Dying leader leaves `rogue' Croatia to uncertain fate

CROATIA IS waiting. Its President, Franjo Tudjman, lies in a suburban hospital, apparently close to death and stripped of his powers. Parliamentary elections called yesterday for early January could sweep away the ruling party.

But the US and Europe are waiting, too, and with no less a sense of expectation and concern. The country which was formed out of the ashes of Yugoslavia in a bloody conflict that ended only four years ago has shifted from being the apple of Washington's eye to the margins of polite diplomatic society. Not just the choice of new rulers, but a new political identity is at stake.

On Friday, the Speaker of the parliament, Vlatko Pavletic, stepped into the President's shoes and assumed his duties. A panel of judges ruled that the present incumbent was incapable of exercising his functions, and for an interim period, renewable every 60 days, Mr Pavletic will be in charge.

Franjo Tudjman and his party, the Croatian Democratic Union (HDZ), have dominated the new nation since it declared independence in 1991. A former military officer, Mr Tudjman had long been a critic of Yugoslavia, and he rapidly emerged as the strongman at a time of conflict.

The US backed him to the hilt, delivering military assistance and political support as he fought Serbian and Yugoslav forces. That culminated in Operation Storm, a deadly assault on the Croatian Serbs who lived in the Krajina. They were forced out of the country - those that were not killed. But soon after the war, relations cooled as Washington realised that the country's ruler was no Vaclav Havel.

Since then, Croatia has sat uneasily between the countries of Western Europe and its former partners in Yugoslavia, a devastated Bosnia-Herzegovina and a hostile Serbia. Its elections have been persistently criticised, and much of the media remains under the thumb of Mr Tudjman, the state and the party (which are hard to disentangle).

The government has failed to give full co-operation to the international war crimes tribunal and the country has failed to reincorporate the Serbs who fled during the war. In raids earlier this year, Nato troops seized evidence that its intelligence services had been deliberately destabilising ethnically Croatian parts of Bosnia-Herzegovina. Croatia is perilously close to being regarded as a rogue state.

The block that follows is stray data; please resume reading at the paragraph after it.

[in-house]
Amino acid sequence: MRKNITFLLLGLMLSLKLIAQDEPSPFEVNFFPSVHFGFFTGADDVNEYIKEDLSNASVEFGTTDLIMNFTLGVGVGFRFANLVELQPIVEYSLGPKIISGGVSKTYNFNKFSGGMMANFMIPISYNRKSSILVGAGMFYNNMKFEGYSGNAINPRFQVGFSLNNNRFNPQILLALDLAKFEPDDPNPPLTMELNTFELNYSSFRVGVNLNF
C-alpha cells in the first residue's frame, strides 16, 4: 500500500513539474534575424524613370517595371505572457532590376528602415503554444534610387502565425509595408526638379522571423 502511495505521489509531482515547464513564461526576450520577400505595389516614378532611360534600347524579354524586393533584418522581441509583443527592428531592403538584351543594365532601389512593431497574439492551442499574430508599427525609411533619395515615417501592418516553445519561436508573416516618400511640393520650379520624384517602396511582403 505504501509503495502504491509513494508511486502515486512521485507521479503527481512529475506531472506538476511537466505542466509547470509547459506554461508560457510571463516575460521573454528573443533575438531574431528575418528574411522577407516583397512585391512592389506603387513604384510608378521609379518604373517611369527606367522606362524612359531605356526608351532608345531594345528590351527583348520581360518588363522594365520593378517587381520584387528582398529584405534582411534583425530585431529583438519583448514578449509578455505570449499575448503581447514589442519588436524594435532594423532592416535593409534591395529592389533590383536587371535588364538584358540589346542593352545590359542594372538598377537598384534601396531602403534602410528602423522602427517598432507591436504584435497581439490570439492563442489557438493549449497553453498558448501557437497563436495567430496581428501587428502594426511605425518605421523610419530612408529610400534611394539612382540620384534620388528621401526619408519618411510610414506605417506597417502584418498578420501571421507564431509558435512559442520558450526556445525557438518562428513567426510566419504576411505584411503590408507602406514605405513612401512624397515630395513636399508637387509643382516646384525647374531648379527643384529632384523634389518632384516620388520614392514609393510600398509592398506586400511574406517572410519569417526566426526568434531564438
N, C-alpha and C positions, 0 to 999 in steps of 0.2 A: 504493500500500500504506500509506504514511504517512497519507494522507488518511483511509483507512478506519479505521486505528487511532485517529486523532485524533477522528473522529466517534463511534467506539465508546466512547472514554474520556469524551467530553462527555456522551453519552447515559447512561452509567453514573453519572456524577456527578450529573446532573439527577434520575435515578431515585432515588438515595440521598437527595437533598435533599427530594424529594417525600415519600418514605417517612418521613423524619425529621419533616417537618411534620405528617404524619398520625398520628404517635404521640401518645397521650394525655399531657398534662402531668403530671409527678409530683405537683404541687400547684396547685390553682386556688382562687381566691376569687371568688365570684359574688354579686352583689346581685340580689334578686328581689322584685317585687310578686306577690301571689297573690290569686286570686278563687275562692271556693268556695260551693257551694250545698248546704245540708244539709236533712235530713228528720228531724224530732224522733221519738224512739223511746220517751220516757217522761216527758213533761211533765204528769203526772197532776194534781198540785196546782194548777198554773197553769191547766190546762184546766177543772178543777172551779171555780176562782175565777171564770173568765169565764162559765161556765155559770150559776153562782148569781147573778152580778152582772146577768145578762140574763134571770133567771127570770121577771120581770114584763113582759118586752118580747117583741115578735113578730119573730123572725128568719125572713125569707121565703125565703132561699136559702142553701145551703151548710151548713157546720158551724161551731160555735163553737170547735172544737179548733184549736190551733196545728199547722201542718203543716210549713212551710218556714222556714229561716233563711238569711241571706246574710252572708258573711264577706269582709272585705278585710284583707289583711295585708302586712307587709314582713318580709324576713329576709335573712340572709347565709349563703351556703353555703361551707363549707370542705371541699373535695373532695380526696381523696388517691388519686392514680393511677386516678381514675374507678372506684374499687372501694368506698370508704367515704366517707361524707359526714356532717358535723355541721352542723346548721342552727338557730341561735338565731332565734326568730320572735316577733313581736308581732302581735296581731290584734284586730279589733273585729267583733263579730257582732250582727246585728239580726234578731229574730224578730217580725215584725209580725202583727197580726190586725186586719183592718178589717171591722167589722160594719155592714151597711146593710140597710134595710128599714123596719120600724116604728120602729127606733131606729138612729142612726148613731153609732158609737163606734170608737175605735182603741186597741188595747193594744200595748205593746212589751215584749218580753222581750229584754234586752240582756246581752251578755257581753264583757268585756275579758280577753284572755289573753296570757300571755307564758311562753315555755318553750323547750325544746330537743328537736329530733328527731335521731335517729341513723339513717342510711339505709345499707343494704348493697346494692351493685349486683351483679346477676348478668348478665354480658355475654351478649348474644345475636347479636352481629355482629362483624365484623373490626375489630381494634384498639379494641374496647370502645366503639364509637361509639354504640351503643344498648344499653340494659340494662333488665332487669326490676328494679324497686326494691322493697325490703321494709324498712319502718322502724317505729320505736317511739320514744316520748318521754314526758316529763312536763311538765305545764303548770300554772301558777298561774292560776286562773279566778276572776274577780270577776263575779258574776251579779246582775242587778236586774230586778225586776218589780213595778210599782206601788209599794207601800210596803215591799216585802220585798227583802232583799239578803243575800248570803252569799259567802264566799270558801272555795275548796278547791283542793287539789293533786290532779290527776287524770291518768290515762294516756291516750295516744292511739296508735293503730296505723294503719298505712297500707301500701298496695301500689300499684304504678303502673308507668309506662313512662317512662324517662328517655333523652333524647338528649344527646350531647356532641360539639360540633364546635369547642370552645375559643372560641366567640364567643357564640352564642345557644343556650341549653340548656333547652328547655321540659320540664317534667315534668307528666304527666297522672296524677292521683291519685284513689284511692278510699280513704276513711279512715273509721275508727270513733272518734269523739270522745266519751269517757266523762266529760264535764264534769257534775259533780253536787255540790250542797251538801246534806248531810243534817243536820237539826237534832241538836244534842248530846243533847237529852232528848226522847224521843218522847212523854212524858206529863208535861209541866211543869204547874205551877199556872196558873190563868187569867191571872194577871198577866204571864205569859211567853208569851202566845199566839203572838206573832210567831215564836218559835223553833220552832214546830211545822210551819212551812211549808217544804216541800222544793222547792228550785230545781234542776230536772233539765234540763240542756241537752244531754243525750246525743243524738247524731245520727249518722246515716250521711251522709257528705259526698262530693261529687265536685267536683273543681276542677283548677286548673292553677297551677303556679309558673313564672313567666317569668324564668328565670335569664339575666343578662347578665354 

So America and Europe will have heard a mixed message when Mr Pavletic, an academic and writer, set out his stall. "I must continue what the President would do," he said. He also said that the parliamentary elections "must be held in an atmosphere which will make clear to everyone that Croatia's democracy is mature and that no one will be able to deny the results".

Beset by factionalism and allegations of corruption, the HDZ should by all calculations suffer a setback on 3 January, to the benefit of the Social Democrats and Social Liberals. The economy has failed to take off and unemployment is around 20 per cent. Privatisation largely meant handing state assets to friends of the ruling party. But the opposition claims the choice of election date means there will be little campaigning. That is in line with the HDZ's systematic attempt to depoliticise politics and make itself Croatia's only option.

But Mr Tudjman is the keystone - without him it is unclear what will happen. No one has seen him since he was hospitalised on 1 November, but he is assumed to be close to death from the cancer he has fought for three years - yesterday doctors admitted his condition had worsened further. If he dies, a presidential election must be called.

After Tudjman, the party may not find it easy to unite on a successor. The sinister Ivic Pasalic, head of the intelligence services, may be a candidate and hardline deputy speaker Vladimir Seks is another possibility. The opposition, divided and inexperienced, may find it hard to unite on a candidate. It will be months, if not a year, before the nation's future direction seems clear.

News
Ian Thorpe had Rio 2016 in his sights
people
Sport
Thiago Silva pulls Arjen Robben back to concede a penalty
world cup 2014Brazil 0 Netherlands 3: More misery for hosts as Dutch take third place
News
Tommy Ramone performing at The Old Waldorf Nightclub in 1978 in San Francisco, California.
peopleDrummer Tommy was last surviving member of seminal band
Life and Style
Swimsuit, £245, by Agent Provocateur
fashion

Diving in at the deep end is no excuse for shirking the style stakes

PROMOTED VIDEO
Have you tried new the Independent Digital Edition apps?
News
ebookA unique anthology of reporting and analysis of a crucial period of history
Life and Style
Several male celebrities have confessed to being on a diet, including, from left to right, Hugh Grant, Benedict Cumberbatch and Ryan Reynolds
life...and the weight loss industry is rubbing its hands in glee
Voices
Spectators photograph the Tour de France riders as they make their way through the Yorkshire countryside
voicesHoward Jacobson: Line the streets for a cycling race? You might just as well watch a swarm of wasps
Life and Style
lifeHere's one answer to an inquisitive Reddit user's question
Arts and Entertainment